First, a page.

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[personal profile] lookingforoctober
Wow, I'd forgotten how depressing Angel can be. Fred and Gunn were the only points of not completely depressing, and they were pretty beleaguered here.

This episode was mostly exposition, so...in terms of exposition, it did a fairly good job of reminding me of what was going on, which I needed because it's been a while since I watched Season 3.

I thought the hallucination stuff was overdone, but I always do think that about dreams, etc. Dreams are pure emotion (and symbolism, is that generally the same thing?), and I like a little more grounding in some kind of reality with my doses of emotion. But it does pretty much work with the context of what's going on here.

In terms of plot, there were a few little turn-arounds, most notably Lilah killing her boss. Surprise! Now Lilah is a direct enemy with underlings. Wesley going after Angel was framed as a very minor surprise -- he said (to Lilah) that he didn't know anything, he didn't care, and then immediately proved otherwise. But really finding Angel, Angel confronting Connor, those were the only real plotty elements, the only movement forward. Everything else was establishing where we are and where we came from. (Even if it hadn't been a while for me, this would have been useful narratively, because there was a whole summer's worth of time to cover.)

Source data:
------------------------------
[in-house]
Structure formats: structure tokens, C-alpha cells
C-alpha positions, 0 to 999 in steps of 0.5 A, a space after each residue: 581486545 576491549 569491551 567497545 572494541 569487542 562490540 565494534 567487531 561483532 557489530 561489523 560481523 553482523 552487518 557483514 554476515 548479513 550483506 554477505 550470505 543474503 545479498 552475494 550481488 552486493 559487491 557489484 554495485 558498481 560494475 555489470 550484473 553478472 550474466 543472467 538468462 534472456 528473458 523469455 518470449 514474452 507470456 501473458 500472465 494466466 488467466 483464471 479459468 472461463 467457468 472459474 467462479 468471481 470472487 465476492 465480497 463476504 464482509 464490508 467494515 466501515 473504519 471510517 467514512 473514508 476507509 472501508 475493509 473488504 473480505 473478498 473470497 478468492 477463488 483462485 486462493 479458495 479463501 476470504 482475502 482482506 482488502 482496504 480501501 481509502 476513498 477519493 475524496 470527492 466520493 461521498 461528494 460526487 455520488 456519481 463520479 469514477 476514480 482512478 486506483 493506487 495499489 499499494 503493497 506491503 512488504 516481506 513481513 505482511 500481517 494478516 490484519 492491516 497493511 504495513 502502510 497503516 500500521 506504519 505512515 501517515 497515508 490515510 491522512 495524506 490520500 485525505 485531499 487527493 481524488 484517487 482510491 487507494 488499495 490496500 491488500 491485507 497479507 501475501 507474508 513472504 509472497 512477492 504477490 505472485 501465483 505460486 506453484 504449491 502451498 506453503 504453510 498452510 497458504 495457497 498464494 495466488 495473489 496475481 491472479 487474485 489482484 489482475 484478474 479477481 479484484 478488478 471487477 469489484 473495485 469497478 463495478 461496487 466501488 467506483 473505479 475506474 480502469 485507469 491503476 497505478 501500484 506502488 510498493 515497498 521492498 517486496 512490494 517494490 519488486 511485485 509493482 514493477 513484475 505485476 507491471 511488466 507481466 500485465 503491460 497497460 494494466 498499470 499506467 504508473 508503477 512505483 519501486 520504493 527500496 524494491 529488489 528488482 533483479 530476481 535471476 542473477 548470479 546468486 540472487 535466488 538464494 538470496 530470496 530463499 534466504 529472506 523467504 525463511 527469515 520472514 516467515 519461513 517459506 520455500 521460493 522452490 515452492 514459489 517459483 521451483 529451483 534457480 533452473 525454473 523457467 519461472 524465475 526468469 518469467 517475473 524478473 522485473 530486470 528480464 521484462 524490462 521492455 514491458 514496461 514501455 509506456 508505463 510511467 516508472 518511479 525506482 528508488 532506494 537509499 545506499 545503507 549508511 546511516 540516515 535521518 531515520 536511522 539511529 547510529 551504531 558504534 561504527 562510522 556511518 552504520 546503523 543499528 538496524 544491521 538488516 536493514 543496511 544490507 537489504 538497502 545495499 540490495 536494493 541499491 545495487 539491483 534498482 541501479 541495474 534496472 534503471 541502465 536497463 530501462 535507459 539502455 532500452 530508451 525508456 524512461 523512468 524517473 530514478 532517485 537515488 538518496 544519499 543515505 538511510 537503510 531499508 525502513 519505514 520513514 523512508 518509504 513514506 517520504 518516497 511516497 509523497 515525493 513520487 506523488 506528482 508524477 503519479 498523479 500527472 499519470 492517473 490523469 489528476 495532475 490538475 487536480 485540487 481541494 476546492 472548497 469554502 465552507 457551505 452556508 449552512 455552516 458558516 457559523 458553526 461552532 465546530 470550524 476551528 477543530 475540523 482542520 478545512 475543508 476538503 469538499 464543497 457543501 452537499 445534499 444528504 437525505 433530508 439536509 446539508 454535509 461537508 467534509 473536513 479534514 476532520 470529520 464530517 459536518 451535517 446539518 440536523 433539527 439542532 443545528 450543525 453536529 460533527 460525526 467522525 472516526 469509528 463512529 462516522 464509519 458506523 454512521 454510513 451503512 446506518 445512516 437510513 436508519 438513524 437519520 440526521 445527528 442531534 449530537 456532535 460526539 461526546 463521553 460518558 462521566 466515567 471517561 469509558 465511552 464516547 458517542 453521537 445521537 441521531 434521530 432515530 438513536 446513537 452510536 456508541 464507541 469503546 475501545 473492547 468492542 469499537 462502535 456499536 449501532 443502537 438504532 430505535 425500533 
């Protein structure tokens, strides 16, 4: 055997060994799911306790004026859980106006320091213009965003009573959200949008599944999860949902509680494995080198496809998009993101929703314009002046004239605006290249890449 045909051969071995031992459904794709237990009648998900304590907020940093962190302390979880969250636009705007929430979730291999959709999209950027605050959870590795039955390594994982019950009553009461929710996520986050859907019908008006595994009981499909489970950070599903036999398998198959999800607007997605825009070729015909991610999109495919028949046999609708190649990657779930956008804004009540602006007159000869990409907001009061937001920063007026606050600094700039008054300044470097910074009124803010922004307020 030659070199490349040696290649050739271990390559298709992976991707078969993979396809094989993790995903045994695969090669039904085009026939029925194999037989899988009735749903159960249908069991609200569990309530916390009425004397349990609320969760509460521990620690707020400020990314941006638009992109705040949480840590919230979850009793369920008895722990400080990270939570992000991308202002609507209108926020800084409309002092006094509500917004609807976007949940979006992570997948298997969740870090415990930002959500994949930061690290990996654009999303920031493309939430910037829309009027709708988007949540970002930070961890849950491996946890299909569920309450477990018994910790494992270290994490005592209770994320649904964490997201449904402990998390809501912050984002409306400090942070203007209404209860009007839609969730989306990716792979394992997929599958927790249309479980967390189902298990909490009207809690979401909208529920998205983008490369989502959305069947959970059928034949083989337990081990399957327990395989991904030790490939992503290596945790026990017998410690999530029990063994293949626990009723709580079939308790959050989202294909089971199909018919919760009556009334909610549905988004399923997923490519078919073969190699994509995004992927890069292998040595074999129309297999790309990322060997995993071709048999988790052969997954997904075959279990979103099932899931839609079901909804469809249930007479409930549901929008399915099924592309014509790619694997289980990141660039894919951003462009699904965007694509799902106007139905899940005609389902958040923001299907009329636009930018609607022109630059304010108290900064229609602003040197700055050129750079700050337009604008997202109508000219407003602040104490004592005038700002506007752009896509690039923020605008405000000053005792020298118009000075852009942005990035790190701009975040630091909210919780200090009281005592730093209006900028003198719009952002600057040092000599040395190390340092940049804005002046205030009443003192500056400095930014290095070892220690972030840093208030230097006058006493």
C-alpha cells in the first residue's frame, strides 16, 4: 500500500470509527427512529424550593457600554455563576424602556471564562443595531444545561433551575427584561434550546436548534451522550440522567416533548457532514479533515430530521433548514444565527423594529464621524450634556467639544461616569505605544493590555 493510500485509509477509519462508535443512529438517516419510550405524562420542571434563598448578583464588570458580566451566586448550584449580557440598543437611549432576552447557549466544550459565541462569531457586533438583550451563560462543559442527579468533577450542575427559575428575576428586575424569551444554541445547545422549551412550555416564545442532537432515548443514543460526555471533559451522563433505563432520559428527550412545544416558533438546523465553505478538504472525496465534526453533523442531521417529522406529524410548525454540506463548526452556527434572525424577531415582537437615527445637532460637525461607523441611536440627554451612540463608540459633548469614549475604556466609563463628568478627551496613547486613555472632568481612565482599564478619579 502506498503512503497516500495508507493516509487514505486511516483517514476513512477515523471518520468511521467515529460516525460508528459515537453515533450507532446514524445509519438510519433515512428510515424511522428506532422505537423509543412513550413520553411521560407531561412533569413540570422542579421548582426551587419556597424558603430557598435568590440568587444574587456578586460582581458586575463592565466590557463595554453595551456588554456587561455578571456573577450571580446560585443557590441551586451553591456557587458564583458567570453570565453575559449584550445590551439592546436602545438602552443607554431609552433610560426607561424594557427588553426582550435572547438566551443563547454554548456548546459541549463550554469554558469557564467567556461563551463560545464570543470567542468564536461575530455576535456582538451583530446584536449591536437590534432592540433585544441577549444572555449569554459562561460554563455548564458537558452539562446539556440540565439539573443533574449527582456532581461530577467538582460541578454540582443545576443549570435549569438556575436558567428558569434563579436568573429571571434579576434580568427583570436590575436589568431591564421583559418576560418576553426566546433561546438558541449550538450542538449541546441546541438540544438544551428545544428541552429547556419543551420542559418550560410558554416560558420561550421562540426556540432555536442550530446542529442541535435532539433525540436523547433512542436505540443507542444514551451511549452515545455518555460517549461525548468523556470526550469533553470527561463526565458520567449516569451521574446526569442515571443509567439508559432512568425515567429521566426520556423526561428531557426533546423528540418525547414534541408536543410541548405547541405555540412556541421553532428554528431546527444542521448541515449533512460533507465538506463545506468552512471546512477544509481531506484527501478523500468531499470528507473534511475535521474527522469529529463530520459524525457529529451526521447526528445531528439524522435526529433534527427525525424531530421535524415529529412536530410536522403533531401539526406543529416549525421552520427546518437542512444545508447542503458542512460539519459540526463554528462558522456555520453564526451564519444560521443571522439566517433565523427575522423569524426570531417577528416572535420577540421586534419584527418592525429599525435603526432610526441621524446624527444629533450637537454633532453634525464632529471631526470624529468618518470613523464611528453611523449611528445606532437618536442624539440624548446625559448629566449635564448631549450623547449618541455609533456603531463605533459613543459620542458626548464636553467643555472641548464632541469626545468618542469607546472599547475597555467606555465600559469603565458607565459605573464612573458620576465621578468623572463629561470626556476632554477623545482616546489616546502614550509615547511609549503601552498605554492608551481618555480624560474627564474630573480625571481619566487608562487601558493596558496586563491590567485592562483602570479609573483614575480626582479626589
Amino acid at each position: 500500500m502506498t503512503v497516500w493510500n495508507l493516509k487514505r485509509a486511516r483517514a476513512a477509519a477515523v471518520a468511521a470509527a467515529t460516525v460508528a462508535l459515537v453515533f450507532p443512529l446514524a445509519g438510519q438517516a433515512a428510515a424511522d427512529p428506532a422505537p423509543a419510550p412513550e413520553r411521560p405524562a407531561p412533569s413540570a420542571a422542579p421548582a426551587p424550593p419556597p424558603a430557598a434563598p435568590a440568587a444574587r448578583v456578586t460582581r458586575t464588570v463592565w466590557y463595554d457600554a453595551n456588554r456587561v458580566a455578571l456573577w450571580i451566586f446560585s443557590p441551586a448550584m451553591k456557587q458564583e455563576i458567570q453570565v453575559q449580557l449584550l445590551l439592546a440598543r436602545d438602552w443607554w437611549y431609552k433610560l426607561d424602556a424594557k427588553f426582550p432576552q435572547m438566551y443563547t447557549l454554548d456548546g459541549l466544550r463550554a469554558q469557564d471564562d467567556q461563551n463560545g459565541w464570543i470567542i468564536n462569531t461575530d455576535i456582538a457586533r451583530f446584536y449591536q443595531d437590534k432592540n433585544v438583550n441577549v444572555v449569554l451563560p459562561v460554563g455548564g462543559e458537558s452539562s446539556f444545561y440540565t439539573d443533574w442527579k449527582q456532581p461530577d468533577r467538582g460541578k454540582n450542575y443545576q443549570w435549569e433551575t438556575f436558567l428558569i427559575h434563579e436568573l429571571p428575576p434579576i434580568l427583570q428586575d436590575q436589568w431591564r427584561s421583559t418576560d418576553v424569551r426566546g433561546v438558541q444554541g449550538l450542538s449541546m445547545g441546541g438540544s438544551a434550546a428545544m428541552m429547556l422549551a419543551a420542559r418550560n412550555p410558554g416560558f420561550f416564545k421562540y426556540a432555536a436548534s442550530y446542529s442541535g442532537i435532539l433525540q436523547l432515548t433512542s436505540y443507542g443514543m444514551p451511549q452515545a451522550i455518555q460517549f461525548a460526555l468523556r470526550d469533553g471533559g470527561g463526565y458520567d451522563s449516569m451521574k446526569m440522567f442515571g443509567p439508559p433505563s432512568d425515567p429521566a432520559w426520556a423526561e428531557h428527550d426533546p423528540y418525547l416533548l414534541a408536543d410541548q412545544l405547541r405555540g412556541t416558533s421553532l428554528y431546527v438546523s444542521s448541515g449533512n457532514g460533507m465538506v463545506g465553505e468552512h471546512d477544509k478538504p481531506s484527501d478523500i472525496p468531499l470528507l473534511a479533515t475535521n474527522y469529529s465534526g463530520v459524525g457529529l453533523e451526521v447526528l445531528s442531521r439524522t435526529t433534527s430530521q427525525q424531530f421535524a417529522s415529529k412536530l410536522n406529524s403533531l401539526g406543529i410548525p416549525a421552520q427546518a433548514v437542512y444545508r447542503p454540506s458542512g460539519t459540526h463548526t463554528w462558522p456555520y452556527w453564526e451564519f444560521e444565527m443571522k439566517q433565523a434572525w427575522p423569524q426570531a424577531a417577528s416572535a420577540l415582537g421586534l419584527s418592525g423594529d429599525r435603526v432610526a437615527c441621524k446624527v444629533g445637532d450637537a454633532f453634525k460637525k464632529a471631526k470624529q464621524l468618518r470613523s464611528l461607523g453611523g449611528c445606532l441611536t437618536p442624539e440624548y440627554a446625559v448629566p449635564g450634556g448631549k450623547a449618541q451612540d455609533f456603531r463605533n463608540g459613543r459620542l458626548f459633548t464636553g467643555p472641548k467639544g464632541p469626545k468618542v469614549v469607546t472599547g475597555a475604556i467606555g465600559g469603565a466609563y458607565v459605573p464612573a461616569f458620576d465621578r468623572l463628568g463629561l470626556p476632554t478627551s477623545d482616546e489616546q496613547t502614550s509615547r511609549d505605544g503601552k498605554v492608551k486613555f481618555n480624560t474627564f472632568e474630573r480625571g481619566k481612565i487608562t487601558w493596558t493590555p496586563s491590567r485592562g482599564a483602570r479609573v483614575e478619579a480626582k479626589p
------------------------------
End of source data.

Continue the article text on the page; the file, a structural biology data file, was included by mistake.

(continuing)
If the theme of Buffy Season 7 was power (was it? or did I just want it to be?), then I feel like I need something to analyze what's going on with Angel, and so far the only things that have stood out are:

1) family. Is Connor like Angel? Is Angel like Connor? What does family mean? Connor didn't even want to pretend that he was like his father, even when he was pretending that he was okay with Angel being his father...

Also, would it be fair to call Angel Investigations at some point or another a surrogate family for many of the characters, as good teams often are? Granted, there have always been tensions, this was never really an easy or unquestioned team that I can remember, even before the whole Wesley kidnapped Connor debacle, but I feel like there must have been a point or two where they all got along for a while (and Angel's meal hallucination at the very beginning supports that, meals are a very family-like thing, right?). And Fred and Gunn's loyalty to Connor has something of that kind of family loyalty to it too, perhaps? There's definitely a mom and dad and kid vibe to some of their interactions with Connor in this episode.

And Angel uses "Daddy" more than once, invoking the strict father...

And the structure of the episode is more coming together than pushing apart (but it would have to be, since everything starts out pretty separated), and ends on a "must find Cordelia" note, which if it doesn't say something about family at least says something about them as a team? Fred and Gunn have already been looking for Cordelia, and now we have Angel as the core of the team reiterating the importance of that...team and family look out for each other...

Which Wesley has also done, despite his current status as outsider...